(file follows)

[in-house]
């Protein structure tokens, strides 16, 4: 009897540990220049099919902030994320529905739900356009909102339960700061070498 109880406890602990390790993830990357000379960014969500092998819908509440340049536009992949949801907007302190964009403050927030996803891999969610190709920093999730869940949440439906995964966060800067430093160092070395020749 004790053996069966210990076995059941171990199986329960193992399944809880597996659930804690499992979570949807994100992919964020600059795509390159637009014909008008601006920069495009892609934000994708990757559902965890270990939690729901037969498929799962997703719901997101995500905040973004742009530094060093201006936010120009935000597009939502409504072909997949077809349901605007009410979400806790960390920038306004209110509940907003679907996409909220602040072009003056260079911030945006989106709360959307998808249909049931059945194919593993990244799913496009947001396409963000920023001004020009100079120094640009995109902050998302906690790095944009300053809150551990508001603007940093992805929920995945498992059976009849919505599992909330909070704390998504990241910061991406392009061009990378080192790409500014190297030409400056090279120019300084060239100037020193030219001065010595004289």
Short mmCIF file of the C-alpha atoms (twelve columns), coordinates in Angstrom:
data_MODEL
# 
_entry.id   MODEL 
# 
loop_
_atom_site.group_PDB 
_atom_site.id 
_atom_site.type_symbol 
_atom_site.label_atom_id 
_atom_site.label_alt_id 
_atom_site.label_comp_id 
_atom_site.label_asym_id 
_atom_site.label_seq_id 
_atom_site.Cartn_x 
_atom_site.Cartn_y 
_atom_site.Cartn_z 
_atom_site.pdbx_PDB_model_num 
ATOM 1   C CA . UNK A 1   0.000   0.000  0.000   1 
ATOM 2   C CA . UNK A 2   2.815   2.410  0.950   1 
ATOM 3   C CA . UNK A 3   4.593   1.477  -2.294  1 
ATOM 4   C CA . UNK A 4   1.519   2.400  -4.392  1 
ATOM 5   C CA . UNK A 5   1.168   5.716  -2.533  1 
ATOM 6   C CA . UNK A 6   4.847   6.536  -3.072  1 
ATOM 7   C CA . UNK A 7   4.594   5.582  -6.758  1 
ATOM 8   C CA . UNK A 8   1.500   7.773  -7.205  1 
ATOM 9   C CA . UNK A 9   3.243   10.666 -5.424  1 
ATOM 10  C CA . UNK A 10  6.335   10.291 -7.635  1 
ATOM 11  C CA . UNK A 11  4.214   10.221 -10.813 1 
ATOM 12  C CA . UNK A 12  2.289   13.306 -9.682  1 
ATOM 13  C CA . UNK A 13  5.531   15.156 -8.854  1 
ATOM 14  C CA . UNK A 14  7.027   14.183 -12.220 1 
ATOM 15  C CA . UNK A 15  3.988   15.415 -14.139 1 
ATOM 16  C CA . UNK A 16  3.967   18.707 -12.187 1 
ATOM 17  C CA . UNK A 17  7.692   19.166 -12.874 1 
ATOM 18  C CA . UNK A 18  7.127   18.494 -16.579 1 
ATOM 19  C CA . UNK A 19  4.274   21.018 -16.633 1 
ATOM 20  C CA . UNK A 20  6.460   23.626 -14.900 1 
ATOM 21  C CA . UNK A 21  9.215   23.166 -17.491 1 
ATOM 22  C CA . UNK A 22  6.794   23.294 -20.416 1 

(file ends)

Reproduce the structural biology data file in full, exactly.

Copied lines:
[in-house]
């Protein structure tokens, strides 16, 4: 009897540990220049099919902030994320529905739900356009909102339960700061070498 109880406890602990390790993830990357000379960014969500092998819908509440340049536009992949949801907007302190964009403050927030996803891999969610190709920093999730869940949440439906995964966060800067430093160092070395020749 004790053996069966210990076995059941171990199986329960193992399944809880597996659930804690499992979570949807994100992919964020600059795509390159637009014909008008601006920069495009892609934000994708990757559902965890270990939690729901037969498929799962997703719901997101995500905040973004742009530094060093201006936010120009935000597009939502409504072909997949077809349901605007009410979400806790960390920038306004209110509940907003679907996409909220602040072009003056260079911030945006989106709360959307998808249909049931059945194919593993990244799913496009947001396409963000920023001004020009100079120094640009995109902050998302906690790095944009300053809150551990508001603007940093992805929920995945498992059976009849919505599992909330909070704390998504990241910061991406392009061009990378080192790409500014190297030409400056090279120019300084060239100037020193030219001065010595004289």
Short mmCIF file of the C-alpha atoms (twelve columns), coordinates in Angstrom:
data_MODEL
# 
_entry.id   MODEL 
# 
loop_
_atom_site.group_PDB 
_atom_site.id 
_atom_site.type_symbol 
_atom_site.label_atom_id 
_atom_site.label_alt_id 
_atom_site.label_comp_id 
_atom_site.label_asym_id 
_atom_site.label_seq_id 
_atom_site.Cartn_x 
_atom_site.Cartn_y 
_atom_site.Cartn_z 
_atom_site.pdbx_PDB_model_num 
ATOM 1   C CA . UNK A 1   0.000   0.000  0.000   1 
ATOM 2   C CA . UNK A 2   2.815   2.410  0.950   1 
ATOM 3   C CA . UNK A 3   4.593   1.477  -2.294  1 
ATOM 4   C CA . UNK A 4   1.519   2.400  -4.392  1 
ATOM 5   C CA . UNK A 5   1.168   5.716  -2.533  1 
ATOM 6   C CA . UNK A 6   4.847   6.536  -3.072  1 
ATOM 7   C CA . UNK A 7   4.594   5.582  -6.758  1 
ATOM 8   C CA . UNK A 8   1.500   7.773  -7.205  1 
ATOM 9   C CA . UNK A 9   3.243   10.666 -5.424  1 
ATOM 10  C CA . UNK A 10  6.335   10.291 -7.635  1 
ATOM 11  C CA . UNK A 11  4.214   10.221 -10.813 1 
ATOM 12  C CA . UNK A 12  2.289   13.306 -9.682  1 
ATOM 13  C CA . UNK A 13  5.531   15.156 -8.854  1 
ATOM 14  C CA . UNK A 14  7.027   14.183 -12.220 1 
ATOM 15  C CA . UNK A 15  3.988   15.415 -14.139 1 
ATOM 16  C CA . UNK A 16  3.967   18.707 -12.187 1 
ATOM 17  C CA . UNK A 17  7.692   19.166 -12.874 1 
ATOM 18  C CA . UNK A 18  7.127   18.494 -16.579 1 
ATOM 19  C CA . UNK A 19  4.274   21.018 -16.633 1 
ATOM 20  C CA . UNK A 20  6.460   23.626 -14.900 1 
ATOM 21  C CA . UNK A 21  9.215   23.166 -17.491 1 
ATOM 22  C CA . UNK A 22  6.794   23.294 -20.416 1 